Why Do Parents Fail To Choose Guardians?


Why is choosing a guardian for minor children one of the more neglected responsibilities of parents?

 Superman and friends playing with bubbles at Cherry Tree Festive picnic, University of Washington campus, Seattle, Washington, USA
Jacoba Urist for the Huffington Post looks for answers:

So, for the past year, I’ve been interviewing families, trying to figure out why people don’t pick a guardian for their child and cross it off their parenting list?

As it happens, parents would rather talk about pretty much any other part of their personal life than answer this question. But when they finally do start talking, almost everyone has the same misconceptions about the process. In fact, most folks are letting four major myths hold them back from getting the job done and protecting their kid in case the worst happens.

. . . .

Myth #2: Someone will step up anyway

If I had a dollar for every time I hear: my child has so many devoted people in her life, if something ever happened to us, our friends and relatives would be fighting to take care of her.

The Danger: Without a will, a judge makes the final decision, not you. And while your in-laws and neighbors are all vying for custody, your child could be caught in the middle — meeting with lawyers and social workers until the whole mess is sorted out. Some children even land in foster care while their case grinds its way through the legal system.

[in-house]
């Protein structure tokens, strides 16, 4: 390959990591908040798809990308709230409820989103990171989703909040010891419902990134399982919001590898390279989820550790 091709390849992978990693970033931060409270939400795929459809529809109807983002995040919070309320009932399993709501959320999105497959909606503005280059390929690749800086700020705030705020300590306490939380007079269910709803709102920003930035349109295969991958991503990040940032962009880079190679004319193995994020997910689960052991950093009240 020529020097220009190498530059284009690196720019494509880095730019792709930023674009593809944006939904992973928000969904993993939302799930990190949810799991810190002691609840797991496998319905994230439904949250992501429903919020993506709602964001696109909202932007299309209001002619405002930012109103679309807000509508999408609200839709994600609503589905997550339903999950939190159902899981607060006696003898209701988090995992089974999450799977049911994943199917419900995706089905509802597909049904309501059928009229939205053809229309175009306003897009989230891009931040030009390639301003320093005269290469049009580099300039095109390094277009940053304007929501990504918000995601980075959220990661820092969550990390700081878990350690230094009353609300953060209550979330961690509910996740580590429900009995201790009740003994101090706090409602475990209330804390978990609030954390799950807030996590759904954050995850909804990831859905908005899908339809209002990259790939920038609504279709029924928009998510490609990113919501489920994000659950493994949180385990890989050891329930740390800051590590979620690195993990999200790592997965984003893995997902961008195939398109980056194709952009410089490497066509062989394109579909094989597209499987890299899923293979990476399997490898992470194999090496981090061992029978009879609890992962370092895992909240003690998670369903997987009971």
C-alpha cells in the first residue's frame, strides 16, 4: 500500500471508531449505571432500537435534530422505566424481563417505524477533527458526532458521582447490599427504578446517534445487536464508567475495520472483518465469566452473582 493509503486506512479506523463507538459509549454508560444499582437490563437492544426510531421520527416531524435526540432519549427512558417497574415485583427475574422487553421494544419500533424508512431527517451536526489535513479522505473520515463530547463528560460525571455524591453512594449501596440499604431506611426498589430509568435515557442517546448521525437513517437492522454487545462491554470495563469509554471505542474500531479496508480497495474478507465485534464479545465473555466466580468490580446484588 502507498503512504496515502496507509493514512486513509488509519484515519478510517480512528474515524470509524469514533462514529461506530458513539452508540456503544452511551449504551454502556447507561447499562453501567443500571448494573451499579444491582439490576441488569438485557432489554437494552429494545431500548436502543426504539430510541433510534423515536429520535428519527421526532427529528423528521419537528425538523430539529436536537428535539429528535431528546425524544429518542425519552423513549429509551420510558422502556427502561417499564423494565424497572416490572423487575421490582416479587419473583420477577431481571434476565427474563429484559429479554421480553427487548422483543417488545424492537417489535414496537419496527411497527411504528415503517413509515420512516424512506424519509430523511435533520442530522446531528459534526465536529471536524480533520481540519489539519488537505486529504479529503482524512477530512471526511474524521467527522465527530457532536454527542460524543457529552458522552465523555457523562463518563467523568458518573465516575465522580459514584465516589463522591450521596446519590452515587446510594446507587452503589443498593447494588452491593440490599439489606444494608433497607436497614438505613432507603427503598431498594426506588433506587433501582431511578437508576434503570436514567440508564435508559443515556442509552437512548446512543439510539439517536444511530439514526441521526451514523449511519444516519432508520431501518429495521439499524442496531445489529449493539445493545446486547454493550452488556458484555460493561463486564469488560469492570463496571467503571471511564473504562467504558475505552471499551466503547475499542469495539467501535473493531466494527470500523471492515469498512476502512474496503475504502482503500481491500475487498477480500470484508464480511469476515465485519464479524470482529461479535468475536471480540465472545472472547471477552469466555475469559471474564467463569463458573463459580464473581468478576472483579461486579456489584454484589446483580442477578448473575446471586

Time for a dose of tough love: the “so many people” excuse is a cop out. No one wants to think about leaving a child behind, but if you’re a parent, you’ve got to get your act together, and choose somebody.

Myth #3: You’ve left a letter or an email

A good number of parents say they’ve stashed a letter somewhere, or have this email on their laptop outlining their last wishes, so that’s where their child would go, right? Not necessarily.

The Danger: No matter how eloquently you’ve voiced your preferences, your letter or email is not legally binding. A judge could take it under advisement, but he could also come to his own “better” assessment. And why risk it? If you’ve taken the time to consider the right person, why not just make it official and seal the deal?

It is hard to excuse an ineffective nomination in California because the process of nominating a Guardian is simple. A written declaration under penalty of perjury naming the desired guardian is sufficient.

Read the rest of this article at the Huffington Post.

Creative Commons License photo credit: Wonderlane

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